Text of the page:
Collaboration and personalization

Uniqlo has embraced celebrity collaborations and brand partnerships without failing into the influencer trap and constantly chasing the latest A-lister. So far it has released successful collaborative collections with Marni, Theory, JW Anderson, Ines de la Fressange Paris, and Mame Kurogouch. These design collaborations open Uniqlo to new demographics and markets, while also boosting the brand’s profile.


Through partnerships with brand ambassadors and advocates, Uniqlo has promoted the values of the label while engaging its audience in a credible, trustworthy way. That tennis sensation Roger Federer and three-time Olympic medalist snowboarder and Olympic skateboarder Ayumu Hirano vouch for Uniqlo is a testament to its market value and success. 



As well as commissioning clever tie-ups, Uniqlo creates memorable and immersive shopping experiences for fans: from the UTme! customization program, to leveraging data to engage customers at all touchpoints and provide personalized in-store experiences. Ultimately, the chatbot that offers personalized recommendations and the Google-powered voice assistant connected to “Uniqlo IQ” are features that help Uniqlo understand its customer base and design hyper-personalized marketing campaigns.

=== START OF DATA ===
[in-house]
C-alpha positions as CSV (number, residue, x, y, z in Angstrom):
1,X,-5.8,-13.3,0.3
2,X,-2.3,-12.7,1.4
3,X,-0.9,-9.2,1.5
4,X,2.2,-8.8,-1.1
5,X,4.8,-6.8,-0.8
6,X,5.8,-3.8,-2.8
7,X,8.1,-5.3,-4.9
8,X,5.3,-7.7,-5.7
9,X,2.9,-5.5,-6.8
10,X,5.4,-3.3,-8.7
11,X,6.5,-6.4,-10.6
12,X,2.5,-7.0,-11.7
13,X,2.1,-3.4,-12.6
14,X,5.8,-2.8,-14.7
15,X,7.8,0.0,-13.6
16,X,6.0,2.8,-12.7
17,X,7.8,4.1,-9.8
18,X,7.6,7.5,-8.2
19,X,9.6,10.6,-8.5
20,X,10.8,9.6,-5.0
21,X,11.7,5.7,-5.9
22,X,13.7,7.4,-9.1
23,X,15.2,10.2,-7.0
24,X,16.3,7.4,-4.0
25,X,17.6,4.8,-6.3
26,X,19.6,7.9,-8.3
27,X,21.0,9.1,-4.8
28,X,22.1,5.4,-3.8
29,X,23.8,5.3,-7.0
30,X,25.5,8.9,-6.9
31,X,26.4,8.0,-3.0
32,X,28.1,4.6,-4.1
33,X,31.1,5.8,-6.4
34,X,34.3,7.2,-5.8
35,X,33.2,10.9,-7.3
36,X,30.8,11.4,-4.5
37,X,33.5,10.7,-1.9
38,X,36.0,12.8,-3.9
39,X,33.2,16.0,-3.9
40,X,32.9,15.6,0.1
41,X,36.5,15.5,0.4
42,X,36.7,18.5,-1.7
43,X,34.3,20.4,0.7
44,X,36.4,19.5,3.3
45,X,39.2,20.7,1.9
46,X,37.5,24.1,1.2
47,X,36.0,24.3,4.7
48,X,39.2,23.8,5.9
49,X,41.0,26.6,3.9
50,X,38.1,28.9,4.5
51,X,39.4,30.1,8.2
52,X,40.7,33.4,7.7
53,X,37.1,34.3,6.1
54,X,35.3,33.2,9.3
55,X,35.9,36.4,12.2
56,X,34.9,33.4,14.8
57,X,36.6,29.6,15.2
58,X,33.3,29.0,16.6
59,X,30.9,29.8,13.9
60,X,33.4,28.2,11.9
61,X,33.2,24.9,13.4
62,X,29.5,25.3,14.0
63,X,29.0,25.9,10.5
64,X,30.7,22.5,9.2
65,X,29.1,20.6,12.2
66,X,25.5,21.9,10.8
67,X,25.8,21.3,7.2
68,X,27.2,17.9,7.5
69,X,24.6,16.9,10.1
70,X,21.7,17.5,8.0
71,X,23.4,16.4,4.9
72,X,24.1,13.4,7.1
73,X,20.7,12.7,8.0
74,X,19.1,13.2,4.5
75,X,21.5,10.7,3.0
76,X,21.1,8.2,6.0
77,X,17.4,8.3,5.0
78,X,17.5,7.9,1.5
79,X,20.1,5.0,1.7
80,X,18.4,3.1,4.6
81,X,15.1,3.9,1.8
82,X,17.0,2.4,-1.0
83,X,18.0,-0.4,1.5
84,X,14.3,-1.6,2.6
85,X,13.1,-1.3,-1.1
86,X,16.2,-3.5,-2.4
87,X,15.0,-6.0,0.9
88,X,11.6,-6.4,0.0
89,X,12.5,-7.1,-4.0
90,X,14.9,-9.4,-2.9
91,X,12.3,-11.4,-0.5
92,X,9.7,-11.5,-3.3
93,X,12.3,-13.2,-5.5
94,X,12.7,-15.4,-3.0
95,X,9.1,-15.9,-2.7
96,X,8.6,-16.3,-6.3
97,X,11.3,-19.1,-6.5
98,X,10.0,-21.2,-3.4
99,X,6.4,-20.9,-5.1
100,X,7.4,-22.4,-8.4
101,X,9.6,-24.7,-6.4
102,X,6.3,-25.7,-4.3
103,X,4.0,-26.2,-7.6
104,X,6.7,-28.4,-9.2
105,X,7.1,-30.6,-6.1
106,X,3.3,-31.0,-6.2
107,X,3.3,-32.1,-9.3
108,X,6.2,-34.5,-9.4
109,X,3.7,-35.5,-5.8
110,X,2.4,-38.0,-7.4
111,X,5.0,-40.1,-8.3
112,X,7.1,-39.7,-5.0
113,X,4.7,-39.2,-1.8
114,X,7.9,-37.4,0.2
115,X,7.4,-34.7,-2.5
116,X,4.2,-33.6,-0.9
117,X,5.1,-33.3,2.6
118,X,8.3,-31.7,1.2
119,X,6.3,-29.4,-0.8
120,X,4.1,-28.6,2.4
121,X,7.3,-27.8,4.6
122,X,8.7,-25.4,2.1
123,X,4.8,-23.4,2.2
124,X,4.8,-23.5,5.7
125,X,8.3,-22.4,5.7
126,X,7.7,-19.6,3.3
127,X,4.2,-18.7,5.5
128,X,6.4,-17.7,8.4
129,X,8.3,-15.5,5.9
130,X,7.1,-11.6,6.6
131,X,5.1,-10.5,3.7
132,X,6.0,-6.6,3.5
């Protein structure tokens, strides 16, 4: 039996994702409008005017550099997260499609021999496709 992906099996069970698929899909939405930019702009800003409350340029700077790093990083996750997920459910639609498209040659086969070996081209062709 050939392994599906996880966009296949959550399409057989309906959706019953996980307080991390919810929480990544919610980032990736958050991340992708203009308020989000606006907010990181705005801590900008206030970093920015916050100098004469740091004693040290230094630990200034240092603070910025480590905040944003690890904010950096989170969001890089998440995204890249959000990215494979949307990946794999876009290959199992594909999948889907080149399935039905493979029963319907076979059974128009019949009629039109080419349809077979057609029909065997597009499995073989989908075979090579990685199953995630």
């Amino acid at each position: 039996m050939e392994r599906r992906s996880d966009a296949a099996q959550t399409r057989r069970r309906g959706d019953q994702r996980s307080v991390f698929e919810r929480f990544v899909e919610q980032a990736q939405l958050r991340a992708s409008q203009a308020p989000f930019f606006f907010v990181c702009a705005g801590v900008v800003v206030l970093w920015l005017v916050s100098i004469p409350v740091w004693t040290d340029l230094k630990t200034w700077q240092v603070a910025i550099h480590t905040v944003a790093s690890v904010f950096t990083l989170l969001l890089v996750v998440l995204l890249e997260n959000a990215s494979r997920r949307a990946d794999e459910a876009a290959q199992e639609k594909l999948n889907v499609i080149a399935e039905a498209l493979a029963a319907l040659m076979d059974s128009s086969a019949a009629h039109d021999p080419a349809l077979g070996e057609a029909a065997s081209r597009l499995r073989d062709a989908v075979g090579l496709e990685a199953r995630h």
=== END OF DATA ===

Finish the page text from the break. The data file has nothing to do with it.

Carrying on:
Steering clear of political controversies

Ultimately, it is walking a clever tightrope. While H&M and Nike faced backlash for their comments on Xinjiang cotton, Uniqlo avoided controversy by steering clear of politics. Despite pressure from the U.S., the Japanese firm refused to take a stand or prove its loyalty to the West. Uniqlo’s “sales continued to grow following the cotton incident, jumping 17 percent in 2021 and securing it as the biggest fast fashion brand in China,” says Bloomberg.


Tadashi Yanai reinforced the ethos of independence and authenticity by stating in an interview with Nikkei, “the U.S. approach is to force companies to show their allegiance. I wanted to show that I won’t play that game.” The stance is refreshing. Luxury brands need to learn how to become proactive businesses, ones that manage crises before they happen rather than after the damage has been done.


Source: Jing Daily